Though Manuel’s Tavern has a history as the most famous political bar in Atlanta, it couldn’t escape the challenges faced by other restaurants during the pandemic.
“Nobody is coming in. We set up to-go business to compensate. Even though we more than doubled to-go business, it’s nowhere close to meeting our needs,” he said. “I can’t think of anything we haven’t cut or changed as far as expenditures,” he said. “We are built for in-house hospitality, catering and events — and events have been canceled.”
On Monday, Maloof sent a note to staff sharing the severity of the situation. “I do not want anyone unclear or surprised or unprepared. We are in trouble, you should know,” he wrote in the letter.
Maloof told The Atlanta Journal-Constitution that he delayed the announcement for as long as possible, hoping for federal aid. “We have not purchased our liquor license for 2021 or renewed our insurance either. You have to pay 50% insurance premium up front. There was no scenario we can see without additional stimulus,” said Maloof, who took over the family business 20 years ago. His father, the restaurant’s namesake, opened Manuel’s in 1956.
But the generosity of donors has changed what’s possible.
The funds will be used to cover 2021 insurance payments and licensing fees as well as to cover payroll “hopefully through February,” Maloof said. He hopes that by then additional government relief will have arrived along with a vaccine that will ease fear among the public and make social gatherings safer.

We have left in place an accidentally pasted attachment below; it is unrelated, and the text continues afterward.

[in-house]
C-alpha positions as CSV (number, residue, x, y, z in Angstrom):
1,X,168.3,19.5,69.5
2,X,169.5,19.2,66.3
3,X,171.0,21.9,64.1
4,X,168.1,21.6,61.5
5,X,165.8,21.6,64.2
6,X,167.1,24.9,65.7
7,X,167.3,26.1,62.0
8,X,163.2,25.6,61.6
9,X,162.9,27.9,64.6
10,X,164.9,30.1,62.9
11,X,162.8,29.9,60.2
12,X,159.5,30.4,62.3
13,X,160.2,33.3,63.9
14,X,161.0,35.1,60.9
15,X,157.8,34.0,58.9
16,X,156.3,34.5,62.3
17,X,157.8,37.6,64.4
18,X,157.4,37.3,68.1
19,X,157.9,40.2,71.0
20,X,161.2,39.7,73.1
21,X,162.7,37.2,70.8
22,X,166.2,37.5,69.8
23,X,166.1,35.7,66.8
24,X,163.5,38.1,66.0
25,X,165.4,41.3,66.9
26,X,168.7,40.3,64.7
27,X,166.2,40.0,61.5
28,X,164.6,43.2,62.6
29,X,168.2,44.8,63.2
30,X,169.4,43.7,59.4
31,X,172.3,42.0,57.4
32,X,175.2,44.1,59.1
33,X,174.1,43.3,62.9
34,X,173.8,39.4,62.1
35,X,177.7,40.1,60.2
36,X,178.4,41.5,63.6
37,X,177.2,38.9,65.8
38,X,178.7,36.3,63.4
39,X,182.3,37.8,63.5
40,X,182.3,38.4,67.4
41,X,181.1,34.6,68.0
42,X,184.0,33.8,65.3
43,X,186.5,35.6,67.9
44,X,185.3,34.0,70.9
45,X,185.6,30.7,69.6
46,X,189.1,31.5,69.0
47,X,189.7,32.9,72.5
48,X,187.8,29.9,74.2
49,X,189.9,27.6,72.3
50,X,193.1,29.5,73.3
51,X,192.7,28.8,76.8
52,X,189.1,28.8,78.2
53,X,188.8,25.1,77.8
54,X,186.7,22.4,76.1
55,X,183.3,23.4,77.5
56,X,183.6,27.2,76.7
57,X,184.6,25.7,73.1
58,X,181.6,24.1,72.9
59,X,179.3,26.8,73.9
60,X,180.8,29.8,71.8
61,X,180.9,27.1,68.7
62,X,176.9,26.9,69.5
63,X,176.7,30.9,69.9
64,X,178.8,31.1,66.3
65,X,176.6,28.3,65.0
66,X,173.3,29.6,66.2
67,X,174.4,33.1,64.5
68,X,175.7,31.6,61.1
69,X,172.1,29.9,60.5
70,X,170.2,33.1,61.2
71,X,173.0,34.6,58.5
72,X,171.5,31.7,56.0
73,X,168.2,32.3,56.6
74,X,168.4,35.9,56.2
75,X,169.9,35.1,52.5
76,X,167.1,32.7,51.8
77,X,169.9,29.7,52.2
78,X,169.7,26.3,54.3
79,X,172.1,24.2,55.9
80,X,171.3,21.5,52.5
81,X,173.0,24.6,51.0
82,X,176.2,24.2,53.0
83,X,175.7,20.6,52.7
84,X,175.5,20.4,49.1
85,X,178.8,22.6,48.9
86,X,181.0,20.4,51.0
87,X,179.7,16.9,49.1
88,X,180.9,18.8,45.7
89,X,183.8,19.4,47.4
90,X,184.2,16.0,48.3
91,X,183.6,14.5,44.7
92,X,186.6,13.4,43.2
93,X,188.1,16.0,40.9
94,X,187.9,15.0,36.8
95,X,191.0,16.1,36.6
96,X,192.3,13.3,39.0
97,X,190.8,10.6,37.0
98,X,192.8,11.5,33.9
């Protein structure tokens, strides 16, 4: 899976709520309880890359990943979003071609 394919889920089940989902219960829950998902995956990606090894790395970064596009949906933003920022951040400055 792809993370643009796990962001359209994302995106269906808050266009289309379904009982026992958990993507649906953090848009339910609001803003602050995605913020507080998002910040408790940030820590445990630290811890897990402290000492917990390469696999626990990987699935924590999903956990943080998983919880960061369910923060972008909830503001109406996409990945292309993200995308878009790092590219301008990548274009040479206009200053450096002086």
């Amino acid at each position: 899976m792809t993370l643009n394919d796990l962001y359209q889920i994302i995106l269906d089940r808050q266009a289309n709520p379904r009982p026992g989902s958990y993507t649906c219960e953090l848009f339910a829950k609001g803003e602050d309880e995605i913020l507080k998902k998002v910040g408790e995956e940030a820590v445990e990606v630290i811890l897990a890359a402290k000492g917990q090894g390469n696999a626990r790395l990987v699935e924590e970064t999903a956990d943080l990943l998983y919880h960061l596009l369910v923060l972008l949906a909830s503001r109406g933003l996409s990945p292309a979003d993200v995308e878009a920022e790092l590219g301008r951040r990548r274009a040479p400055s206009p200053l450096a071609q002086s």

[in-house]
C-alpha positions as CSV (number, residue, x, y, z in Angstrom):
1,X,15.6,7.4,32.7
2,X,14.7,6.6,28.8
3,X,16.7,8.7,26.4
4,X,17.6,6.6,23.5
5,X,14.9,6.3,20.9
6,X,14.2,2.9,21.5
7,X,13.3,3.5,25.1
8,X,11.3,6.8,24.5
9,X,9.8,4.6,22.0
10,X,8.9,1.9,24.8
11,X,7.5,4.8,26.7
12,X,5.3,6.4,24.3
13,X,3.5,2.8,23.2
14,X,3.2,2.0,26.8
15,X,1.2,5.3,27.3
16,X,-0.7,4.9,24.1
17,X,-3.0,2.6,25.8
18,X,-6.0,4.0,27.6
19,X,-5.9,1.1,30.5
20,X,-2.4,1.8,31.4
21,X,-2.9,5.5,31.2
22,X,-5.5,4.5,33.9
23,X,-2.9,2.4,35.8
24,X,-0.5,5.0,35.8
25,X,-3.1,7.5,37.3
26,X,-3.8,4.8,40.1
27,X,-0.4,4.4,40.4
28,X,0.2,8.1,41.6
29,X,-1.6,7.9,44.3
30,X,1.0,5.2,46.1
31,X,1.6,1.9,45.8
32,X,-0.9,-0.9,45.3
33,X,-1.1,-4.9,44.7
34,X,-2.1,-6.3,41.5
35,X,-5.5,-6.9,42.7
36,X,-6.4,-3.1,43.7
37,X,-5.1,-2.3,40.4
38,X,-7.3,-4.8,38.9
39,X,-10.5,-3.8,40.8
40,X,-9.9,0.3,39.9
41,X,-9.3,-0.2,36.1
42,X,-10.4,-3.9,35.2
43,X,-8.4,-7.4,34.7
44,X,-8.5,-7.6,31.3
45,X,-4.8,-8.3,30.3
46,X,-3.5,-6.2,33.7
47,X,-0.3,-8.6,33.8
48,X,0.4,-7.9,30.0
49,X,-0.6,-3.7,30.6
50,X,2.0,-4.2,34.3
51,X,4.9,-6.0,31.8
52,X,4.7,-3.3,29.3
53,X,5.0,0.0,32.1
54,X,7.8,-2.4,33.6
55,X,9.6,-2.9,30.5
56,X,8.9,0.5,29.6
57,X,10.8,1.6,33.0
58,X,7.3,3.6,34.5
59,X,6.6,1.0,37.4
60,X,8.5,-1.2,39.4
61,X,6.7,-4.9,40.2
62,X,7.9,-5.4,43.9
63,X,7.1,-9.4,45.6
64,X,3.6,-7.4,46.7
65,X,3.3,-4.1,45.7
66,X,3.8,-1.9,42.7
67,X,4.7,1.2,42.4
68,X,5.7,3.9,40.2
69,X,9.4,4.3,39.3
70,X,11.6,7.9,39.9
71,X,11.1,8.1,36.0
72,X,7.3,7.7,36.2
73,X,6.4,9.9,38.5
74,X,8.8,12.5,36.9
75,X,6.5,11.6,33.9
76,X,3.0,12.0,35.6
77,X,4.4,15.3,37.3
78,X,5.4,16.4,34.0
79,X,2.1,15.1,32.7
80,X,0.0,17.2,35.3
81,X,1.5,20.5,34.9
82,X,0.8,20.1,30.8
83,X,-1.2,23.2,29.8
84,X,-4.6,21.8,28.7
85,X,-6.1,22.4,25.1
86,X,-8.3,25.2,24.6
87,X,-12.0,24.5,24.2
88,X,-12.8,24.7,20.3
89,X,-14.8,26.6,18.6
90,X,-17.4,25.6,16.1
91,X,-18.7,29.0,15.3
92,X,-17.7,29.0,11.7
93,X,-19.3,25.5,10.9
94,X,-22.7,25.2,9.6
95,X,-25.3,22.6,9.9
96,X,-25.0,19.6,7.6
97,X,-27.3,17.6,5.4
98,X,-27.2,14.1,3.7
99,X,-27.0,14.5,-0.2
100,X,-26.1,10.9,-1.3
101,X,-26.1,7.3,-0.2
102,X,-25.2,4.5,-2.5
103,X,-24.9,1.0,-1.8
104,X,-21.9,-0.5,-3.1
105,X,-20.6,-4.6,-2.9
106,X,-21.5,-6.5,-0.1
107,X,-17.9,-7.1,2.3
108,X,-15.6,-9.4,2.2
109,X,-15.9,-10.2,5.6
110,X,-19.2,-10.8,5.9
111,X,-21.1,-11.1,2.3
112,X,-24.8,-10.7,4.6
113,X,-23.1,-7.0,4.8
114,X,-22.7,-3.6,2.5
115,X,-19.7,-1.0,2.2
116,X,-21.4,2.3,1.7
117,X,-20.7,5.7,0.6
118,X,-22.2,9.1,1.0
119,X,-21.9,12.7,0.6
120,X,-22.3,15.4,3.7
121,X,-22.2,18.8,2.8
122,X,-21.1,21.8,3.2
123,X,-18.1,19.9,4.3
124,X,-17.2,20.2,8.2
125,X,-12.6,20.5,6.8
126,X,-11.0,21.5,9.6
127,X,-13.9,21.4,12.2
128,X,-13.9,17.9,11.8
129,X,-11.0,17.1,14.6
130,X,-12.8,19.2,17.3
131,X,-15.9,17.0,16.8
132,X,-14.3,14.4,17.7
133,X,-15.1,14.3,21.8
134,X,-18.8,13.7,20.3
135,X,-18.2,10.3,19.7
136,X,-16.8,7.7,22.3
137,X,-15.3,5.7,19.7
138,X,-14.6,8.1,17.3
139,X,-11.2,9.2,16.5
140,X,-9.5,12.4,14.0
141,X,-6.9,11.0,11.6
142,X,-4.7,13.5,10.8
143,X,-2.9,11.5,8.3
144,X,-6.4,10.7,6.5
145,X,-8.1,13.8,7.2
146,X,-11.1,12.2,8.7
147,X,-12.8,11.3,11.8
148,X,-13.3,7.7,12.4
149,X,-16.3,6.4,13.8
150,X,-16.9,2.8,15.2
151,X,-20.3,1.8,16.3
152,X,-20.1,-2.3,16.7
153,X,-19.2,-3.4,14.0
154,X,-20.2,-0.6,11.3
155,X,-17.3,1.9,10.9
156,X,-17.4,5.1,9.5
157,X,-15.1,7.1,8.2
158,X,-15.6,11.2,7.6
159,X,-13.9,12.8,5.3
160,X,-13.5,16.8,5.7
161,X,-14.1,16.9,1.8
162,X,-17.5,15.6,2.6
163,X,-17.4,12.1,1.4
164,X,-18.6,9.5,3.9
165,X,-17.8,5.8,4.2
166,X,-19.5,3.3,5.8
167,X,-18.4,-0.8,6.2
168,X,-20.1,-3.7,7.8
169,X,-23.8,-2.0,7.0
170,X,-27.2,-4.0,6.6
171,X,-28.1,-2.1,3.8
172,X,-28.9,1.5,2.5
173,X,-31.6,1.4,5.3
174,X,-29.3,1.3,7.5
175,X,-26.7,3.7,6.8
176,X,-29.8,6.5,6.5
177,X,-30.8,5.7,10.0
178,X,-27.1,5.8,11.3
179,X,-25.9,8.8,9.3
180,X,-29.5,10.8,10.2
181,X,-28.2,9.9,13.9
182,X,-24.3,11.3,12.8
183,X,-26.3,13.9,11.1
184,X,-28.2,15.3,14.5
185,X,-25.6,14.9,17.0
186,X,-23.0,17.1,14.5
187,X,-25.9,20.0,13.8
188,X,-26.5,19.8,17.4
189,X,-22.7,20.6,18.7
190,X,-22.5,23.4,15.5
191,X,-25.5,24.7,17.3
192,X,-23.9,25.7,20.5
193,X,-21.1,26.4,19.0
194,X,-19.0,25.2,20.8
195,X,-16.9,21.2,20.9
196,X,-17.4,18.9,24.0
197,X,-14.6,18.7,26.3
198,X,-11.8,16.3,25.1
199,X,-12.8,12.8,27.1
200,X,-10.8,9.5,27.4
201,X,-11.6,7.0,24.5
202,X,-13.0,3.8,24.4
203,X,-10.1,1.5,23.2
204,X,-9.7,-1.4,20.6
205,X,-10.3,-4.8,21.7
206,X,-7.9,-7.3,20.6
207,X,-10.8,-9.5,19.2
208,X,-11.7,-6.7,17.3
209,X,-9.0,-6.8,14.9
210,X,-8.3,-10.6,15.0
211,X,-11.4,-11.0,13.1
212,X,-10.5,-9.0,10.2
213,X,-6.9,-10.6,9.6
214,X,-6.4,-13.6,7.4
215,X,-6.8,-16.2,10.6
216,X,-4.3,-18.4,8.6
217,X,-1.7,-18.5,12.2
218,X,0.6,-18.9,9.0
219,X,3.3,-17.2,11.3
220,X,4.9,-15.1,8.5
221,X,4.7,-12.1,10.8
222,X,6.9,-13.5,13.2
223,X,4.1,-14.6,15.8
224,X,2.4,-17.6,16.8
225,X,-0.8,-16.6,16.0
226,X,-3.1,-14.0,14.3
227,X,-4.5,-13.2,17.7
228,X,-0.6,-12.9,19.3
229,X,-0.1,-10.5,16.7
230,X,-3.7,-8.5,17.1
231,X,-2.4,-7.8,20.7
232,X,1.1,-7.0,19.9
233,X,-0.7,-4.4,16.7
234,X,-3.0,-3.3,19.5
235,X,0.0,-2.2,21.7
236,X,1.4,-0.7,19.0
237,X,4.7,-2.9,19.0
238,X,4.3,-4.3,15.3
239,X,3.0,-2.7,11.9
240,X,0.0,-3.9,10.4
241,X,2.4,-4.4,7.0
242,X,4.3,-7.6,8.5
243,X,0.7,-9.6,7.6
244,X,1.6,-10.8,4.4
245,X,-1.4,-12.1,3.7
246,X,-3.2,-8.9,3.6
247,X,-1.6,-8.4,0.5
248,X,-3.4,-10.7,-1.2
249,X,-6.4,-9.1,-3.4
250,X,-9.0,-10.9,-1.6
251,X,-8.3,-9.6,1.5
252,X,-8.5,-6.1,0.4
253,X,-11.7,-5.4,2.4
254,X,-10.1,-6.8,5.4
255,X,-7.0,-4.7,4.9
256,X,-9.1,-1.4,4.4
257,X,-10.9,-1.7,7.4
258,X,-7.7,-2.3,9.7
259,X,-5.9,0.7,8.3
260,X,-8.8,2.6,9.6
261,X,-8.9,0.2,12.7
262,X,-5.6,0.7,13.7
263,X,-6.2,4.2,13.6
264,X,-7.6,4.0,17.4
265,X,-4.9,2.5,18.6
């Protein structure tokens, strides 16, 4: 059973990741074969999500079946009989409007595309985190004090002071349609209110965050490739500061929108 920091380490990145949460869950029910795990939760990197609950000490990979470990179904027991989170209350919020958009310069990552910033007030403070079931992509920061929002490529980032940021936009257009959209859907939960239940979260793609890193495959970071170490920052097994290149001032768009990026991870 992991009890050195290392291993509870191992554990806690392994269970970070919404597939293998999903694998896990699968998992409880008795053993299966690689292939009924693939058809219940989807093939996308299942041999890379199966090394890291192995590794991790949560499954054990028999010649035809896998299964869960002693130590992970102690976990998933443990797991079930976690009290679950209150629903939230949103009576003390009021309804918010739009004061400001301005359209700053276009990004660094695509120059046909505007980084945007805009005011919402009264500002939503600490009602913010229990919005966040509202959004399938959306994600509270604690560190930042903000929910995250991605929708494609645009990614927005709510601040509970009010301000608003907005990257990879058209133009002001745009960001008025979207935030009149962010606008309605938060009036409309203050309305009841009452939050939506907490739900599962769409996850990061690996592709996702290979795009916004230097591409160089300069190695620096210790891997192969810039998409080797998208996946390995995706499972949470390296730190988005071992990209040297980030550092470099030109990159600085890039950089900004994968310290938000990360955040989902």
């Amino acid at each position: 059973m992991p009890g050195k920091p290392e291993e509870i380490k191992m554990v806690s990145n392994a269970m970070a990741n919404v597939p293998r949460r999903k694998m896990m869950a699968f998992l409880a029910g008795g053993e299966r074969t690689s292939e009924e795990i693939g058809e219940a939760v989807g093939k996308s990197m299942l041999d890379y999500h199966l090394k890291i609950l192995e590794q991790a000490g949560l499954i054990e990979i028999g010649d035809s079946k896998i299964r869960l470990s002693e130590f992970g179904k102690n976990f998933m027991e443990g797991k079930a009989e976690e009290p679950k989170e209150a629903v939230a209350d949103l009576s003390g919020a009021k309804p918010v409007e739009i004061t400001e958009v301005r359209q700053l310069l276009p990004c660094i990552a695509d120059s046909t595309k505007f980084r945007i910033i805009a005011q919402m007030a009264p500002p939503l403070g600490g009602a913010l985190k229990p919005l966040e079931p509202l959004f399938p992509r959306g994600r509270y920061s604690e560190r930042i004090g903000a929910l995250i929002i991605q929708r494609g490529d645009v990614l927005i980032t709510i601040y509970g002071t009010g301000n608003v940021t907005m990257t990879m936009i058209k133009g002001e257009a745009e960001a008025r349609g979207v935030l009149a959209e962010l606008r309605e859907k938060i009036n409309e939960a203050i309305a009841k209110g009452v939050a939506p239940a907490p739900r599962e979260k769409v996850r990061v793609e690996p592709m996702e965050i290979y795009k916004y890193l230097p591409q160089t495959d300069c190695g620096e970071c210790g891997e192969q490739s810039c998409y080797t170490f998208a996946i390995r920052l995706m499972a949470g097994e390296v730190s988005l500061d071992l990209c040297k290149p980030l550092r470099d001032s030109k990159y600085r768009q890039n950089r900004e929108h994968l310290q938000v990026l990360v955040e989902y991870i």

The fundraising campaign has been spearheaded by Angelo Fuster, a veteran of the Maynard Jackson administration. “I have no business interest in Manuel’s Tavern at all. I am somebody who has been going there since the late ’70s, since I worked in the mayor’s office. That’s how I met Manuel. It’s become a place that is near and dear to my heart,” Fuster said. “When I learned that it was likely Manuel’s would have to close by the end of this year, that was an awakening.”
Fuster has been touched by the community’s support for the campaign. “There has been tremendous response,” he said in a phone interview late morning Thursday when the fundraising ticker hovered around $60,000. “It is touching not just how much money is being donated, but a lot of people are donating. There are some significant contributions and a lot of $100 ones. But there are a lot that are $15, $20. Those are very touching.”
The Maloof family has likewise been moved by the generosity. “I woke up at 3:30 a.m. and went into the living room. At the time, it was at $12,000. My wife was in tears, overcome by the amount of support,” he said.
Besides leading the fundraising efforts, Fuster and a handful of other longtime patrons have begun community outreach to stimulate business for the restaurant. “We are reaching out to all the neighborhood associations in a fairly close distance to Manuel’s to say, ‘This is a neighborhood treasure. Please come do some business with them,’” Fuster said.
Manuel’s Tavern underwent a major renovation just a few years ago, reopening in summer 2016, and it’s listed on the National Register of Historic Places.
Maloof is not alone among restaurants that are barely staying afloat as the pandemic enters its ninth month with cold winter days ahead. “I would imagine that everybody is in the same situation,” he said. “My liquor reps tell me that there are a lot of accounts that have not applied for their liquor license. Normally, you do that the first week in November.”
Besides federal aid, Maloof thinks that local government can also help restaurants. “The city of Atlanta could take quarterly payments on the liquor license. That would be a huge relief. Any help is welcomed,” he said.
“Restaurants and bars are the first businesses that government informed people to avoid. They will probably be the last ones promoted as being safe when this is over,” he said. “We’re in a unique business that requires a lot of social interaction.”